Alberta’s Got Gas and Sask’s Got a Pharm!

I’m currently reading a book called “Stampede! The Rise of the West and Canada’s New Power Elite” by Gordon Pitts of the Globe & Mail.  This book came to my attention after winning a 2009 National Business Book Prize and, as you might expect given its title and author, it’s a fairly pro-business look at the rise of the west through the development of the energy economy.

Although the main focus is Alberta, the book really takes a cross-country look at the current state of the Canadian economy – from the impact of the oil sands on the people of Newfoundland to the fall of Ontario as a manufacturing centre (and subsequent shift of economic and political power to Alberta)to the unlimited potential of BC as a hub between the prairies, the American west coast and Asia as well as a retirement/leisure paradise.

Pitts also includes a chapter at the end which begins with the words: “In writing this book, I almost missed the real story” where he goes on to talk about how Saskatchewan is the province that’s poised to be the true tiger of the Canadian economy in the near future.  Unlike Alberta which is so tied to oil and gas, we have everything here – not only oil and gas but potash, diamonds, all types of agricultural products and more.  (In terms of our crop growing capabilities, he points out that oil & gas are finite resources but if you can always grow food, people will always need to eat.)   He also reveals that Potash Corporation of Saskatchewan has a bigger market capitalization than Encana, Alberta’s biggest oil & gas company!

In talking about Saskatchewan, Pitts includes an interview with Paul Hill who is the third-generation head of Saskatchewan’s most powerful family.  Mr. Hill makes a strong attack on Tommy Douglas who he labels as the reason that Alberta, not Saskatchewan, became Canada’s thriving oil & gas hub.  (There’s possibly some truth to that but I can also imagine a history where we ended up with US-style healthcare system if Tommy Douglas hadn’t come along when he had so I’ll take that trade!)

Anyhow, having just about finished the book, it connected to something else I recently came across via The Accidental Jurist.  Social democratic principles don’t need to be completely adversarial with the business world (after all, it was Lorne Calvert’s NDP government who revised our royalty rates that led to much of our current boom.  And NDP governments have been the most fiscally responsible wherever they’ve held power across Canada.)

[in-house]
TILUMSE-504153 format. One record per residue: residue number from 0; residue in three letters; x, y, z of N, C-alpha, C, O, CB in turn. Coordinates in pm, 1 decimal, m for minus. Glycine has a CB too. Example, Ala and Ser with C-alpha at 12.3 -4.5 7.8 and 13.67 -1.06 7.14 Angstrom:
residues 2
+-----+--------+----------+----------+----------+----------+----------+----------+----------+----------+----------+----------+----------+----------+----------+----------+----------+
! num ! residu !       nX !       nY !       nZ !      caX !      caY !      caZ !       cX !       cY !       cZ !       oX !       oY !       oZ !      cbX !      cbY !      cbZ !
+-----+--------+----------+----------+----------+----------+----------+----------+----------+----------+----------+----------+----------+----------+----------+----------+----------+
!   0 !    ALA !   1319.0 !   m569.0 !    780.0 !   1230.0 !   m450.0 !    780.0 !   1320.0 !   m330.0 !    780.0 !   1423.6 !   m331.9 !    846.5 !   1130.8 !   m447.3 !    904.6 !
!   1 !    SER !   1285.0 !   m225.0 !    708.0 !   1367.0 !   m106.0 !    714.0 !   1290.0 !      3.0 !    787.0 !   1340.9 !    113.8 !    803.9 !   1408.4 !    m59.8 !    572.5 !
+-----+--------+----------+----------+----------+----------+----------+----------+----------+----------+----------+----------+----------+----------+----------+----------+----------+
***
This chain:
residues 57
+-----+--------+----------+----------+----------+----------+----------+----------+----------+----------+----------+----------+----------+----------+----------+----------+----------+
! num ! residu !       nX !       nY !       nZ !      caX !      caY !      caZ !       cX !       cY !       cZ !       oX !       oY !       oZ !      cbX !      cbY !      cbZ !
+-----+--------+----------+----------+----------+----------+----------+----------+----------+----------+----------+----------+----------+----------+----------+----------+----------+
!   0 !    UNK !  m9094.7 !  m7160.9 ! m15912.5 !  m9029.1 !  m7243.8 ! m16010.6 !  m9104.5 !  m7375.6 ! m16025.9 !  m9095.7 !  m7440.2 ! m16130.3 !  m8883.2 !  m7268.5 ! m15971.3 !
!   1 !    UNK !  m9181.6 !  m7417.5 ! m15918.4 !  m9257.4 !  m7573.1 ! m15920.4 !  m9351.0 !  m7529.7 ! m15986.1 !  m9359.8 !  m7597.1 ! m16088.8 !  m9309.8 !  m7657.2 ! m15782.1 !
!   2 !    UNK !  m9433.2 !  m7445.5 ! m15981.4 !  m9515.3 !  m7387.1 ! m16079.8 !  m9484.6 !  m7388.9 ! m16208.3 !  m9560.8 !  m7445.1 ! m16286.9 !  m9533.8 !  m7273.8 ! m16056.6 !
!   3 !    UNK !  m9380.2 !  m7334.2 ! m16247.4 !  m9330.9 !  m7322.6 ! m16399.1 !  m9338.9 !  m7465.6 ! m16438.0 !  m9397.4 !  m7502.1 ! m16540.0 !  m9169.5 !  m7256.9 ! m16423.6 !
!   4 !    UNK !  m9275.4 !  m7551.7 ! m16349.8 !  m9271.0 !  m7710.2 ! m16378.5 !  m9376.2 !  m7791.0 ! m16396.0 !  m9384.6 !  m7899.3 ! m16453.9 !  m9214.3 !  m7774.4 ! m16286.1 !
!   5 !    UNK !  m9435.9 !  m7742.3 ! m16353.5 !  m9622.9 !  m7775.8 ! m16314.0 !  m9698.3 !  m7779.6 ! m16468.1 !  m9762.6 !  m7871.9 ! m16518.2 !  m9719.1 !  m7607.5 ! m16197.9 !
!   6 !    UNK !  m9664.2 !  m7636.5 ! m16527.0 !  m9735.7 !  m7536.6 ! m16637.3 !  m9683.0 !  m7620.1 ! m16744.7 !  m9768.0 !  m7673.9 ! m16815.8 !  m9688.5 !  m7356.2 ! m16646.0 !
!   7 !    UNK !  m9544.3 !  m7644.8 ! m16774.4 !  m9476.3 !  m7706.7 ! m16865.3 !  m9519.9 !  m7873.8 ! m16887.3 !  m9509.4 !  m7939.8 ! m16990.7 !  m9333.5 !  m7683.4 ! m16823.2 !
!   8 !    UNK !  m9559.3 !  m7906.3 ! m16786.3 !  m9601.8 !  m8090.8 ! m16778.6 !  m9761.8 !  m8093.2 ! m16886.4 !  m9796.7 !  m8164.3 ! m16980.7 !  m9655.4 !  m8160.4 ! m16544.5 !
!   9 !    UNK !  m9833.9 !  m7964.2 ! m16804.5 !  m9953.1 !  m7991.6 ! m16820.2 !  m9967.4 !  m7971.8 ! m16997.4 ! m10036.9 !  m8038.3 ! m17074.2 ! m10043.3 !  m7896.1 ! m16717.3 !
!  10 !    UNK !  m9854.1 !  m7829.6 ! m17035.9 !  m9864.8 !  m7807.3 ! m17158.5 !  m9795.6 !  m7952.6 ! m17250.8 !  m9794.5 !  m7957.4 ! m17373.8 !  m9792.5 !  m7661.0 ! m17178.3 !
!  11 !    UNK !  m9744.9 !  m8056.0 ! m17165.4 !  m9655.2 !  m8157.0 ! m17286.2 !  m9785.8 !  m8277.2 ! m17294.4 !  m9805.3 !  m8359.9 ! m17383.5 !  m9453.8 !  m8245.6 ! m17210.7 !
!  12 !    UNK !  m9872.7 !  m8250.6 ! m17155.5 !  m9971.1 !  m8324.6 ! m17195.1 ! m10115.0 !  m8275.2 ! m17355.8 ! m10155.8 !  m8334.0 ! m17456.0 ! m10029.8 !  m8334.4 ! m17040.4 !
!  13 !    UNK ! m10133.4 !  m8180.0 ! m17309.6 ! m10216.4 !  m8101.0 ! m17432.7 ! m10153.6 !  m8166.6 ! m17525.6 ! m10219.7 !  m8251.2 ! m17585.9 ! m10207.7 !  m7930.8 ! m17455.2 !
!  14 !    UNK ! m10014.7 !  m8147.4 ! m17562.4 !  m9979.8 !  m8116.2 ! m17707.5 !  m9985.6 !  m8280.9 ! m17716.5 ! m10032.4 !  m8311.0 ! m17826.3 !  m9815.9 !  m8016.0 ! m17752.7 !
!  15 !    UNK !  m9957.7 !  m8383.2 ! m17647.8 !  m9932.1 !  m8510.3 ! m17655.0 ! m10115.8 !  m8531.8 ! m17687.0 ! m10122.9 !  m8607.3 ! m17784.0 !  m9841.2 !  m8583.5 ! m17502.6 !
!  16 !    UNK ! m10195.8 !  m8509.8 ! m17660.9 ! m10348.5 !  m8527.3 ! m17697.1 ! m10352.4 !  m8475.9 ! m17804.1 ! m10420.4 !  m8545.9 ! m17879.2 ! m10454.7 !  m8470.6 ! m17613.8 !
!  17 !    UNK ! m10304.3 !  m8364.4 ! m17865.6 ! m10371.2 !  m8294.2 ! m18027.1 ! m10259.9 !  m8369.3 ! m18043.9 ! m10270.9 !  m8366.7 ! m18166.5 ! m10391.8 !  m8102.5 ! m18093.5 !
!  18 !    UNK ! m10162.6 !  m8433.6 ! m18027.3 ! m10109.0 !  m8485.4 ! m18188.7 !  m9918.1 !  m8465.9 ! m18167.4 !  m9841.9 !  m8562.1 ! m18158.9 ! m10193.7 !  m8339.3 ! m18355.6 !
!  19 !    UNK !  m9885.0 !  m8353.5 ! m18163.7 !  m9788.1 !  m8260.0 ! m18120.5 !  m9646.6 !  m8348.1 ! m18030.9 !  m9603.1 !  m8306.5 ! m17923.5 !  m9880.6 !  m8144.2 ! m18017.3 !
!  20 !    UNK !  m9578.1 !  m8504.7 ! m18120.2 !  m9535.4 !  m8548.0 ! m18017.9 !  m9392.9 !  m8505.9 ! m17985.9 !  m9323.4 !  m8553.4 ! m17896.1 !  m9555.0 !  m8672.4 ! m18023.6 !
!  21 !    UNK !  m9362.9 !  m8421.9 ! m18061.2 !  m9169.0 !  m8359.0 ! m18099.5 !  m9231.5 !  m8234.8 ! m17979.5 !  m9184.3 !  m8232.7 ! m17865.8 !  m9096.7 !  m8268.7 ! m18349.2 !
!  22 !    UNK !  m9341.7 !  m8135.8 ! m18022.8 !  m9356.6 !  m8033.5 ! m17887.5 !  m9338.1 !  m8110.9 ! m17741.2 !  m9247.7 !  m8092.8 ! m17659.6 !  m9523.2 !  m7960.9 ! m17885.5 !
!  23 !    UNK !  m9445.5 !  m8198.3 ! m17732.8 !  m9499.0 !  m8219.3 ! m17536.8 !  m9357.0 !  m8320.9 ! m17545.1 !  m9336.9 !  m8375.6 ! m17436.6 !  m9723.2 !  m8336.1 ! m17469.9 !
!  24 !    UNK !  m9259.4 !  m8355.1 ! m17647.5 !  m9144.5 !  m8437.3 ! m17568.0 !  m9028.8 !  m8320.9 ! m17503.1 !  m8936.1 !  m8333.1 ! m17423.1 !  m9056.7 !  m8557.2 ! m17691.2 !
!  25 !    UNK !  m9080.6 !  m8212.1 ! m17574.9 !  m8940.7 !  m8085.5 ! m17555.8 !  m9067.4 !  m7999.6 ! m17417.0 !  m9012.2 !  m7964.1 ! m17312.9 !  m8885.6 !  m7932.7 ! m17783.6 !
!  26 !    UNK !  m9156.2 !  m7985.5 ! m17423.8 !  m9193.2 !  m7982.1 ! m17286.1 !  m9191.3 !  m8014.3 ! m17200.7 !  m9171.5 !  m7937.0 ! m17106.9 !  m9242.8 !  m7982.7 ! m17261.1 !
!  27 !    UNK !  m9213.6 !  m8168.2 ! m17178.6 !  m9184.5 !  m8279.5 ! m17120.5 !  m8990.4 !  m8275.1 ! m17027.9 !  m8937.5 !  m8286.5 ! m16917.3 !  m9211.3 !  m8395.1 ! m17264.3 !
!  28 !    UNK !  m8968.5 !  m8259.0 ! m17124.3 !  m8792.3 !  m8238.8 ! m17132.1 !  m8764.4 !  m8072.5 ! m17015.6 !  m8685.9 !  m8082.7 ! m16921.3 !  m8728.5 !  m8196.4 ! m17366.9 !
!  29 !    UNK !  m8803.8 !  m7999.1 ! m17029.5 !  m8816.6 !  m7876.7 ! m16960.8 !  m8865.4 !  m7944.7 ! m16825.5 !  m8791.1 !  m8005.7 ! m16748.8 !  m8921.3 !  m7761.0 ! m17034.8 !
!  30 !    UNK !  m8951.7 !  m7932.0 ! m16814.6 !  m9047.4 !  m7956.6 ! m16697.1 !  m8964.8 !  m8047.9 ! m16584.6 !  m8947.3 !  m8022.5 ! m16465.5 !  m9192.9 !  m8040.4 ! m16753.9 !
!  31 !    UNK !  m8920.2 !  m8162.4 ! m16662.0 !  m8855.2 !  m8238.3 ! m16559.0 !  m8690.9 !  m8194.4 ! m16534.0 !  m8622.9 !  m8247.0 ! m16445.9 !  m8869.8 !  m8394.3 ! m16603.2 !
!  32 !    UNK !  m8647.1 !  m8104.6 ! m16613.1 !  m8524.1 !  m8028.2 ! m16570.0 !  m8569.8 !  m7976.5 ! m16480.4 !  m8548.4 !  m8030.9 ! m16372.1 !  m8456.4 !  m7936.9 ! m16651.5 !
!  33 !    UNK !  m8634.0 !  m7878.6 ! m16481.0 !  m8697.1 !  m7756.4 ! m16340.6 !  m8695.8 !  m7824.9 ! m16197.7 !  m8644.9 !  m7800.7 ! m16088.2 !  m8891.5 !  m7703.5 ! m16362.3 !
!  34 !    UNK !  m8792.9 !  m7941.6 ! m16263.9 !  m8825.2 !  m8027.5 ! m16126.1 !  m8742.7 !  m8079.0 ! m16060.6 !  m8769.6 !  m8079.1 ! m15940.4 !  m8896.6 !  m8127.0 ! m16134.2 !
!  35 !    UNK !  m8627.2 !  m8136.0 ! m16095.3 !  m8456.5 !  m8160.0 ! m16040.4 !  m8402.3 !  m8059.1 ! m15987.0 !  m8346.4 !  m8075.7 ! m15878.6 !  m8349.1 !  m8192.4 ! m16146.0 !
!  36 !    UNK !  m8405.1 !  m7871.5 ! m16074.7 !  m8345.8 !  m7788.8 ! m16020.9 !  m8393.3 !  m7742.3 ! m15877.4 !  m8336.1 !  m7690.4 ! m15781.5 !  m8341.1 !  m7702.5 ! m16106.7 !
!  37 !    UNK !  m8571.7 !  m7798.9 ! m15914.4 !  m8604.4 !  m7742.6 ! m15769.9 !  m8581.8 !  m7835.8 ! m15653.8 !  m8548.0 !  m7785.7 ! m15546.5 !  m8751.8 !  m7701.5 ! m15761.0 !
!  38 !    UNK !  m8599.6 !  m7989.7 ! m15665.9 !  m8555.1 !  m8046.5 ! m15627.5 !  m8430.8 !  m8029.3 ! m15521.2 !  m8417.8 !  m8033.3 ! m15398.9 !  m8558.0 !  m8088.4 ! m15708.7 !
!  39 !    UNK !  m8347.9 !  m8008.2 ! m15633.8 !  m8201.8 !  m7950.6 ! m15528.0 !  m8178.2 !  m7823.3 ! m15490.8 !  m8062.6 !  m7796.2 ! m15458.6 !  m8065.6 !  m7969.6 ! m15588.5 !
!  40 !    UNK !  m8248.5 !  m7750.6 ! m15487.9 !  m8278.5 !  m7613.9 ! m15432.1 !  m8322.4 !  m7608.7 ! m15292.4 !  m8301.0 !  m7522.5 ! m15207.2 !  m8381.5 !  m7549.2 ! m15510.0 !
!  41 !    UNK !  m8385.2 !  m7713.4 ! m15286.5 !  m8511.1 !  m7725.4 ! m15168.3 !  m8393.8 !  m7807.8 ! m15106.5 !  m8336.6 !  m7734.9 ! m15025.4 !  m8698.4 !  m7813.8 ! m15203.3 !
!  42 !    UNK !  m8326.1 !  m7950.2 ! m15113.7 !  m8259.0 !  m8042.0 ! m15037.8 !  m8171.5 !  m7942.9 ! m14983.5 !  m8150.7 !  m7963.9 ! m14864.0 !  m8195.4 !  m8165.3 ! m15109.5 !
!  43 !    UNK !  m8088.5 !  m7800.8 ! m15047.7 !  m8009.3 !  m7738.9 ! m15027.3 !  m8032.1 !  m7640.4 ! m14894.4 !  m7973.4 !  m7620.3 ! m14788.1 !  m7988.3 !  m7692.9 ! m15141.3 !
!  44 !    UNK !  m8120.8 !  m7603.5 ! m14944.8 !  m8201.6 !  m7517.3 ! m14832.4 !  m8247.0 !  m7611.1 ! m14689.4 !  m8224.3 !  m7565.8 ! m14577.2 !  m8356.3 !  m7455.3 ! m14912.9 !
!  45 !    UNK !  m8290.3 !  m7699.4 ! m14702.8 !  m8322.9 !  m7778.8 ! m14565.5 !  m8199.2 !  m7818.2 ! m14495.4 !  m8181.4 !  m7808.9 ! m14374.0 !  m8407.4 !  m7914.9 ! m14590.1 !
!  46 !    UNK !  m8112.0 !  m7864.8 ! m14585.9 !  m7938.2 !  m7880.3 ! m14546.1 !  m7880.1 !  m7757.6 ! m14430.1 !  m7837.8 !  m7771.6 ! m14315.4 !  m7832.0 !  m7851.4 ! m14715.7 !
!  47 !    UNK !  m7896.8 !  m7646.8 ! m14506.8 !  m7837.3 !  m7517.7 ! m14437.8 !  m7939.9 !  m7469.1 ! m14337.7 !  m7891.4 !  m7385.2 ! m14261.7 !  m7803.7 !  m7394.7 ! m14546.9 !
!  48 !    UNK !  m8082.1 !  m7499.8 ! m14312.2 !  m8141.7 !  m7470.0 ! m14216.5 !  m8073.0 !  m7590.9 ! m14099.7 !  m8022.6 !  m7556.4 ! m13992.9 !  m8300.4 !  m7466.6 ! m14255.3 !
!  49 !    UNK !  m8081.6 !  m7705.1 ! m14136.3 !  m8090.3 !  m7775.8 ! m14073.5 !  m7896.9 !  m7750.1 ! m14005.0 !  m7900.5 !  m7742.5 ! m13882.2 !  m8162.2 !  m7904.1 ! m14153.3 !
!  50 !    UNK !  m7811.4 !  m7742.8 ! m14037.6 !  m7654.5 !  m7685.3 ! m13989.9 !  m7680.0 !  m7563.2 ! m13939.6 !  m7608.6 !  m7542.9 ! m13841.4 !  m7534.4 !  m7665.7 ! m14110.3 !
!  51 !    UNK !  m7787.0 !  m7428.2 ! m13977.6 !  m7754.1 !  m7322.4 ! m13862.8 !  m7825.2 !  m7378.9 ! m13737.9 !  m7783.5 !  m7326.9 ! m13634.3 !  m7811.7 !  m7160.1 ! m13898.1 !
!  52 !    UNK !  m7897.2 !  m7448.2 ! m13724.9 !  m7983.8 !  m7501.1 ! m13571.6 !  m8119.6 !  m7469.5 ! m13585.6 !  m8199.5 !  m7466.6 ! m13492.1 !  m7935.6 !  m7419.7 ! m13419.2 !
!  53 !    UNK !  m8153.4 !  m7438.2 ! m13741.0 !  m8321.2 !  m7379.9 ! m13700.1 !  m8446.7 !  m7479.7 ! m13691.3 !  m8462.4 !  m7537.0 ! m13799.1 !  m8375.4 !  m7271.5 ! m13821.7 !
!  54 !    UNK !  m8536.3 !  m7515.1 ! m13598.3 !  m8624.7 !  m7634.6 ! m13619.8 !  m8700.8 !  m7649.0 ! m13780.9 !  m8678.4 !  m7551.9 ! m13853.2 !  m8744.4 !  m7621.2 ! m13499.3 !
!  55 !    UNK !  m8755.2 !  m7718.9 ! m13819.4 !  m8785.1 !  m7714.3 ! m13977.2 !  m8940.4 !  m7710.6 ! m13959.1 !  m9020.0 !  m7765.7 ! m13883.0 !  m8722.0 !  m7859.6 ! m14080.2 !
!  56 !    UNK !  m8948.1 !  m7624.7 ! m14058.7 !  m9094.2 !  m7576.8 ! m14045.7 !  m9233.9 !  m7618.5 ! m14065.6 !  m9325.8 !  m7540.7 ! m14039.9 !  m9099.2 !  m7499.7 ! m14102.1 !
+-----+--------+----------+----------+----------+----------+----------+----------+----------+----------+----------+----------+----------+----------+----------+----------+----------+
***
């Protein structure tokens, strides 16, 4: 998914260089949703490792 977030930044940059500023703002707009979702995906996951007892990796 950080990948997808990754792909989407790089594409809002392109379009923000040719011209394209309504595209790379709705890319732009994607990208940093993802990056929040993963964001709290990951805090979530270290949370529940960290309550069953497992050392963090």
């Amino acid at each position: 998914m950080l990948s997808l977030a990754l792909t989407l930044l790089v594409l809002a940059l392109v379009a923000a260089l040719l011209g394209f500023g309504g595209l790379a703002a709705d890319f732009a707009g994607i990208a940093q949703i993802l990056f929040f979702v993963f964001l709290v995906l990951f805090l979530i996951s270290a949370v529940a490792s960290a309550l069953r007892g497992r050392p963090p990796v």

Former NDP leadership candidate, Ryan Meili, recently published an article about one of his pet ideas – SaskPharm – in the Canadian Medical Association Journal which shows that business acumen and socialist ideals don’t have to be mutually exclusive.

I’ve written about the “inter-connected beauty” of his idea for a Crown corporation in the business of making generic drugs before – how it could provide a permanent market for our agricultural crops, how it would provide even more impetus for our booming science R&D sector, how it could provide a revenue stream by selling generic brands to other jurisdictions and how it could help lower healthcare costs as we face an aging boomer population.

Like Medicare, it’s too good of an idea to let go and I suspect that in some shape or form, we may see something like SaskPharm at some point in the future.  (You heard it here first!)

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  1. From Head Tale - I’m Voting For Nathan Cullen (And If You Want Stephen Harper Gone, You Should Too!) on 13 Mar 2012 at 9:55 pm

    […] But when I looked at that list again, I realised that Cullen checks off most of those same points as well – youth (check), progressive ideals (check), multilingual (oui! si!), highly educated (as far as I can tell, he only has an undergrad degree so am I moving the goalposts to say I’ll take his international development experience and community organizing as an equal substitute to some type of grad degree?  And at any rate, he’s been called the “by far, the smartest leadership candidate” by someone who should know a bit about these things.).  True, Cullen’s not from the Prairies but he is from the west (and from a rural riding to boot) and whether you mean Alberta, the prairies or everything west of Winnipeg, it’s clear that the Canadian west is becoming (if it hasn’t already become) the new seat…. […]

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